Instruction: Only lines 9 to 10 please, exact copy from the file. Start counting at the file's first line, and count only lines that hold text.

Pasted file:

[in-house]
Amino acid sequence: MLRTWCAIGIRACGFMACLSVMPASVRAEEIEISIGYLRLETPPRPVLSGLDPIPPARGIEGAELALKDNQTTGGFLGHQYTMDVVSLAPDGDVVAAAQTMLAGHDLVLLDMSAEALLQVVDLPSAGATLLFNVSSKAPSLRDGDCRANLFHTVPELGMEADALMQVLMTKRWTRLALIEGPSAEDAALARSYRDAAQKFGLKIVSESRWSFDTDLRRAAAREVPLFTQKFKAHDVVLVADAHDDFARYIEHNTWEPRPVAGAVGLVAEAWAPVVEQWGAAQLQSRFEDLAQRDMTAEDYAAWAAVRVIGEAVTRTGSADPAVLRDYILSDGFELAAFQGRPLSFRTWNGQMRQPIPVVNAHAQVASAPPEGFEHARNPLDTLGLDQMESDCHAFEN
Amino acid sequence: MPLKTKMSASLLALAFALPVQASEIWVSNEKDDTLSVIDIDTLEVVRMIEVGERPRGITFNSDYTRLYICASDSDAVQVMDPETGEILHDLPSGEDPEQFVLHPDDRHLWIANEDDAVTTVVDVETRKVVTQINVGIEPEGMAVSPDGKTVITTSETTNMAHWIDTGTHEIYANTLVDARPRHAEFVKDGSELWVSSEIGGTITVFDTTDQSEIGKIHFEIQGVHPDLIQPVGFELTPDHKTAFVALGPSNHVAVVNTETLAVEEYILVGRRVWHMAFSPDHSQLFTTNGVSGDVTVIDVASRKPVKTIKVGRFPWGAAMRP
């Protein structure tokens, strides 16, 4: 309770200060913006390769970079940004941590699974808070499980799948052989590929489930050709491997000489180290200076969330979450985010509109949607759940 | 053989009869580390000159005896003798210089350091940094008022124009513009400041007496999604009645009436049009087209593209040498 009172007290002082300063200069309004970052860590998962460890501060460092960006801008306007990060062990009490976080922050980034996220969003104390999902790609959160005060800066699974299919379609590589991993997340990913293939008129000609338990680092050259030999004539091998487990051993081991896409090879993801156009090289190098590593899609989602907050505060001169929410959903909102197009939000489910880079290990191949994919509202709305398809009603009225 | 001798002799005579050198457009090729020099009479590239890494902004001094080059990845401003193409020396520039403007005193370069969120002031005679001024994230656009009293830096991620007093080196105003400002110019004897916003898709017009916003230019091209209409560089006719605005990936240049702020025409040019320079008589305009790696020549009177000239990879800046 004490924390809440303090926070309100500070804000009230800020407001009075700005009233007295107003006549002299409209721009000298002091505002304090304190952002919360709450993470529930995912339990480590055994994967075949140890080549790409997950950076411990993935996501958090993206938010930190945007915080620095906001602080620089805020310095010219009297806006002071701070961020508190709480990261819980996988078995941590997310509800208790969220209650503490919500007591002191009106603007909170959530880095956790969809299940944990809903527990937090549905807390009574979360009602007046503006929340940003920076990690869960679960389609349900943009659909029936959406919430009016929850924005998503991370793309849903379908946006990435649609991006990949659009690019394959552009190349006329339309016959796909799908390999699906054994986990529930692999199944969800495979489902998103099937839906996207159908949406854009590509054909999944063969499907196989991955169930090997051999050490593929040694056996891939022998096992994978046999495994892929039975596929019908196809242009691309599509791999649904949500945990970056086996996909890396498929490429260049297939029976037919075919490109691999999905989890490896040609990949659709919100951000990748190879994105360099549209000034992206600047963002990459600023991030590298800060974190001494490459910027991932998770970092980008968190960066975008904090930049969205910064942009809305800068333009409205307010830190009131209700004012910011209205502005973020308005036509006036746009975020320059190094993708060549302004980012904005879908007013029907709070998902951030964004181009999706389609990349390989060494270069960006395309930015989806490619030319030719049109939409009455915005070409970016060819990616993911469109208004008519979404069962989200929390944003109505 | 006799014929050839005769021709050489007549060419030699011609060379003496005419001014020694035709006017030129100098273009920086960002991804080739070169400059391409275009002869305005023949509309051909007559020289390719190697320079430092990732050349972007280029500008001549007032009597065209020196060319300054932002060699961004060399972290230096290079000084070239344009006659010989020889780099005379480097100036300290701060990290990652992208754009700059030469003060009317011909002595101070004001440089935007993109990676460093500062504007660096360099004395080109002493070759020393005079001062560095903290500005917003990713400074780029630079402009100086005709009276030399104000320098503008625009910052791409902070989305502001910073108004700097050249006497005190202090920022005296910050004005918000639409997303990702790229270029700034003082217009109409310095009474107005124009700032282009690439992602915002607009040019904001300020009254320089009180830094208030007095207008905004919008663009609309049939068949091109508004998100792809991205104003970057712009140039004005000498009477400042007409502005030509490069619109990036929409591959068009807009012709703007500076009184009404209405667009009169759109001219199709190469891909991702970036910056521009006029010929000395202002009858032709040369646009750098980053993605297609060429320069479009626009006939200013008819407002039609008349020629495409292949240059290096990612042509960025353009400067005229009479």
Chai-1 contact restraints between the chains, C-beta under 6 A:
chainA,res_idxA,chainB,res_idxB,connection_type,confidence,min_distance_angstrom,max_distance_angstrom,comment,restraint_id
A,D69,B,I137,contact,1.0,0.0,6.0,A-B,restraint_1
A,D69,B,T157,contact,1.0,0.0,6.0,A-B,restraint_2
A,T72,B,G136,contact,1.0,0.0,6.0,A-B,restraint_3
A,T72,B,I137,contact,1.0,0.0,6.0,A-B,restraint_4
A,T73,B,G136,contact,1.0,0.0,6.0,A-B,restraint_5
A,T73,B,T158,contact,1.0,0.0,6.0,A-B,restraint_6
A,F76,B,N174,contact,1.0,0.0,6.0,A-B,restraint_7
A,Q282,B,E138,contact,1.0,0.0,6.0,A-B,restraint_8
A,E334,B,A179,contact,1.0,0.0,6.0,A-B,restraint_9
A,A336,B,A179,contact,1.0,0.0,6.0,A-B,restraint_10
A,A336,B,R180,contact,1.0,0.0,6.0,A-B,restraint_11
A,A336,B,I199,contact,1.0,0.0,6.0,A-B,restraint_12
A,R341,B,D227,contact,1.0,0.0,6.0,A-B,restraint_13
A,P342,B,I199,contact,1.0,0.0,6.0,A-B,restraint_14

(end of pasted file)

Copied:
A,T72,B,G136,contact,1.0,0.0,6.0,A-B,restraint_3
A,T72,B,I137,contact,1.0,0.0,6.0,A-B,restraint_4